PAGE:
WCS has an anchor at the end of all of its patterns, and that anchor takes a full two beats. Both the lead and follow may anchor in place while spinning, while doing footwork, and while doing arm styling... but it takes a full two beats. Anchoring is where we reconnect with our partner, get on the same page, make our point or get in the last word. It's the period at the end of a sentence. Anchoring allows both dancers the opportunity to reground themselves, stay into the floor and prepare to 'rubber band' the "& a 1" of the next pattern. The anchor comes before the '& a 1' rubber-band action. They are two separate actions.
Man in the Middle
In WCS, from the point of an onlooker, the man is visually in the center and patterns are used to move the woman up and down the slot. The man and woman do not stay at opposite ends of the slot and then switch, and the woman does not stay in the center while he moves around her unless it's to let her pass him on her way down the slot. He stays in the middle, and makes magic moving her up, down, in and out of the slot. Some call the man's actions to pin down the center of the slot 'posting.'
Pulses the Upbeat
Every dance has a pulse. Without it, the dances mesh and meld together. The pulse of a dance gives it its character beyond footwork. Our true champions pulse the upbeat, some knowingly, some not. West Coast Swing pulses the upbeats in a song. It makes our timing tighter, and it determines a huge portion of how the dance actually appears on the floor.
More Triple Rhythms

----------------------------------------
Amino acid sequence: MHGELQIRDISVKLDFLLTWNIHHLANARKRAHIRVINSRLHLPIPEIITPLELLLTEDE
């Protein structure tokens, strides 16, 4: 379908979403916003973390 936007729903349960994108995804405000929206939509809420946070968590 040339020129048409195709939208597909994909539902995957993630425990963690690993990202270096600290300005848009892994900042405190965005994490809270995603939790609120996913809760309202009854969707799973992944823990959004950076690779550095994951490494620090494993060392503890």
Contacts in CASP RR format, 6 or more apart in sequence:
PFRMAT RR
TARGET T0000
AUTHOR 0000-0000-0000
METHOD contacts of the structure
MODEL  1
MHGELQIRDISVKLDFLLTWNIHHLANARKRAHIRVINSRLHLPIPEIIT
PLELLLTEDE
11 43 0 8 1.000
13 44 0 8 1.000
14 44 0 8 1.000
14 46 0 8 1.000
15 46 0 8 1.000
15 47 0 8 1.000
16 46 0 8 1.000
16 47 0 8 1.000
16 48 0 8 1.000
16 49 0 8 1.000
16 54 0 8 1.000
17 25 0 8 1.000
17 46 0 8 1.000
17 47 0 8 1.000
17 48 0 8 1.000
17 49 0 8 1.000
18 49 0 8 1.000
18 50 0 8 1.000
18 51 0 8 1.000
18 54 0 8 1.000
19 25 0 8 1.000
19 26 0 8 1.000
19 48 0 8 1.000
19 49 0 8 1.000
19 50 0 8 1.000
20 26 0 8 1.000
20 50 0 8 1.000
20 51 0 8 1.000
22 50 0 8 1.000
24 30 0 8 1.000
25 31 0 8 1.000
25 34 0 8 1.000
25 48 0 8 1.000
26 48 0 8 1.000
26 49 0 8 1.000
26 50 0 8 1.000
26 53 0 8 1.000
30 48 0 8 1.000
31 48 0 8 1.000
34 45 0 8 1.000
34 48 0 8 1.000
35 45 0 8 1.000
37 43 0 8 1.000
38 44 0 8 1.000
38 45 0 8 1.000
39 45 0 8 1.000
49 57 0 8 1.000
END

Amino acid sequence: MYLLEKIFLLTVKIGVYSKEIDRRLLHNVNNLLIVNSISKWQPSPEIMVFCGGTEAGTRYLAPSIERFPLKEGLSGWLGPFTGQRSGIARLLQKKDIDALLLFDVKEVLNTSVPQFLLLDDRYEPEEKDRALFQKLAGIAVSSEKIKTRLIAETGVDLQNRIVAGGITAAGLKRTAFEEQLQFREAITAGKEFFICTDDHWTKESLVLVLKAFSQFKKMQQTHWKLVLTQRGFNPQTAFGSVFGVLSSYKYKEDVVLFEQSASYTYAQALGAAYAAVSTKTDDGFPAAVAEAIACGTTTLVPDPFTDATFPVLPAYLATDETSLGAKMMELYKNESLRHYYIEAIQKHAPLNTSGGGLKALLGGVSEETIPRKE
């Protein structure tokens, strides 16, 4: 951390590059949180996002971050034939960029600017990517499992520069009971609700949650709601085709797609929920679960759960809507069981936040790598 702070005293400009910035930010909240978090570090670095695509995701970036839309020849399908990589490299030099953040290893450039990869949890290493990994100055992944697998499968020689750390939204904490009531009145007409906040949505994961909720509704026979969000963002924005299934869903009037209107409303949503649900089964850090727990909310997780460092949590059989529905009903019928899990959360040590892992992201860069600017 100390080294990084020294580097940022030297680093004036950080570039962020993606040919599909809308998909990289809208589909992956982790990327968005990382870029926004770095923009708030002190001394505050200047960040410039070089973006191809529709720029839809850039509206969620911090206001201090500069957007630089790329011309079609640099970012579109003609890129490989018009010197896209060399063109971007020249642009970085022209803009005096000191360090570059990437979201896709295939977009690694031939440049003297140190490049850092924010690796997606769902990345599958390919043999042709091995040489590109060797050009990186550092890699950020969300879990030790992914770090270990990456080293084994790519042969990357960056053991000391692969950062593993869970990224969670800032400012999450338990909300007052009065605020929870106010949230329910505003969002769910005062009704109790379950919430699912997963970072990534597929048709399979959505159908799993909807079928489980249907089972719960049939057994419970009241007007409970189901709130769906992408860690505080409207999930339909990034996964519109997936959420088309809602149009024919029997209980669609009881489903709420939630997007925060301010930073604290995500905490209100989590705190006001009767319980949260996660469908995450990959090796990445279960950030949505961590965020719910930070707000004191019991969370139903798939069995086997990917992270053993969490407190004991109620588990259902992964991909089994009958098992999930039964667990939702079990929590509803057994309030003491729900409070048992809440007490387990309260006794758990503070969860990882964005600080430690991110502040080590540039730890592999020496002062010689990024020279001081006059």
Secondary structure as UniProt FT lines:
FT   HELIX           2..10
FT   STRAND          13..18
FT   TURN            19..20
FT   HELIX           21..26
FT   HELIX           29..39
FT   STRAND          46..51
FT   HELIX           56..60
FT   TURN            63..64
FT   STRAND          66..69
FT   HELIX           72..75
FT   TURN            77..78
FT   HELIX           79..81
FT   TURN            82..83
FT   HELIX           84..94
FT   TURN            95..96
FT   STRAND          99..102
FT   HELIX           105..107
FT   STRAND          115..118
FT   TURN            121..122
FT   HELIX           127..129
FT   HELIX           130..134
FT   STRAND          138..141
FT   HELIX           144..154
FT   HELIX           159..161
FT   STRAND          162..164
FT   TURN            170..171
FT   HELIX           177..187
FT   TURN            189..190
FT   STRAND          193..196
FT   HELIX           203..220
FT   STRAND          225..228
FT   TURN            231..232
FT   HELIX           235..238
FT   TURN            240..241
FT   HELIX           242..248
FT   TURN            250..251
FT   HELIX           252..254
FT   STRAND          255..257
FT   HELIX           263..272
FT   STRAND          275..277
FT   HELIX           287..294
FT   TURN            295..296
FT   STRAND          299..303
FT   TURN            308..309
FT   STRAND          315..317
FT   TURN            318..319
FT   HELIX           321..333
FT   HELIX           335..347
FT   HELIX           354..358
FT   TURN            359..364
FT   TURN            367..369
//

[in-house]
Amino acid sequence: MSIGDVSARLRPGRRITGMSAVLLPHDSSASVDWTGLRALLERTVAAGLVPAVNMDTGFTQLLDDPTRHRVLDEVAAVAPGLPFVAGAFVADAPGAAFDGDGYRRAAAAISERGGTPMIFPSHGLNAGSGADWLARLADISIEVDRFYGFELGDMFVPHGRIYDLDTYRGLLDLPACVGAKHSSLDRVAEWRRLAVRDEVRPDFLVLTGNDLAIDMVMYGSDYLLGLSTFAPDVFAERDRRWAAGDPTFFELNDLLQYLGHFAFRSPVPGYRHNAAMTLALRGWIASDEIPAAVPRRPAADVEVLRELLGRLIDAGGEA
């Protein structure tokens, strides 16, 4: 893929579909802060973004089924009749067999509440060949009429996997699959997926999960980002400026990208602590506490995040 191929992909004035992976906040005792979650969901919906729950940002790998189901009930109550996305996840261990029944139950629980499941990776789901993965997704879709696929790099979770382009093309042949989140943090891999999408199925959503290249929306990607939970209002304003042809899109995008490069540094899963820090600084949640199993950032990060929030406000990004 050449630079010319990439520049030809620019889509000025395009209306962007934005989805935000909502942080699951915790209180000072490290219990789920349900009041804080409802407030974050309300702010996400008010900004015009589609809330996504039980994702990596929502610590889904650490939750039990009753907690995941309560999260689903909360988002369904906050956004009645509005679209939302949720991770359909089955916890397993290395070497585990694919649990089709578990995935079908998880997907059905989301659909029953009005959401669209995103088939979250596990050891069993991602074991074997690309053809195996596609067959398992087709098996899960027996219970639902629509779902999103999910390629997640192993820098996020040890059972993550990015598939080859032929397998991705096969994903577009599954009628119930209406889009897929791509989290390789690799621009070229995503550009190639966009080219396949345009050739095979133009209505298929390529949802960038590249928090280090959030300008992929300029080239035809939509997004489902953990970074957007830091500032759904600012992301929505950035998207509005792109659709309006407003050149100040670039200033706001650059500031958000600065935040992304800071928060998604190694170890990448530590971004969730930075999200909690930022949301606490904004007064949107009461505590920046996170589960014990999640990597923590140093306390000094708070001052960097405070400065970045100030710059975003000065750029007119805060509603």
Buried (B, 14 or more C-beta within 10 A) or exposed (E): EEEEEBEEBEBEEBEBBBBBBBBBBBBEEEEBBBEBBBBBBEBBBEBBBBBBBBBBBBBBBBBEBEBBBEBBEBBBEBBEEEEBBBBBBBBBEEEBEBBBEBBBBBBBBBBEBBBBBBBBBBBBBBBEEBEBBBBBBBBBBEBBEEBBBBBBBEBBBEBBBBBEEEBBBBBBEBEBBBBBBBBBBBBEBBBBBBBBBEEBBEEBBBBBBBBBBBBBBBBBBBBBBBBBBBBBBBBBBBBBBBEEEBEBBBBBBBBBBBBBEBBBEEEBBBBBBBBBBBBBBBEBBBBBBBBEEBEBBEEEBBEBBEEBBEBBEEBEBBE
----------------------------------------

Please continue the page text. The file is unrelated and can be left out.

If you count out all the basic WCS patterns, you will notice that for almost every Double Rhythm, there are TWO Triple Rhythms. Not only that, but there are no Single Rhythms at all. Triple Rhythms are much harder to do than Single or Double Rhythms in a lead and follow dance, because they can't be danced 'split weight,' especially with good timing. Since the majority of other partner dances are made of Single and Double Rhythms, WCS really stands out with its exciting Triple Rhythm footwork.
Once a dancer has mastered the above characteristics, meaning they are able to do them with all Three T's: Timing, Technique and Teamwork, then West Coast Swing provides the complex freedom for three unique characteristics. I call them the "Higher Essentials."
Many try to skip to them without mastering the 'core' essentials, and find themselves doing another dance entirely. But when these characteristics are added to the core essentials of WCS, the results are truly incredible and addicting to all ages and generations. As with all art, once done with incredible technique and skill, WCS can take anyone's breath away.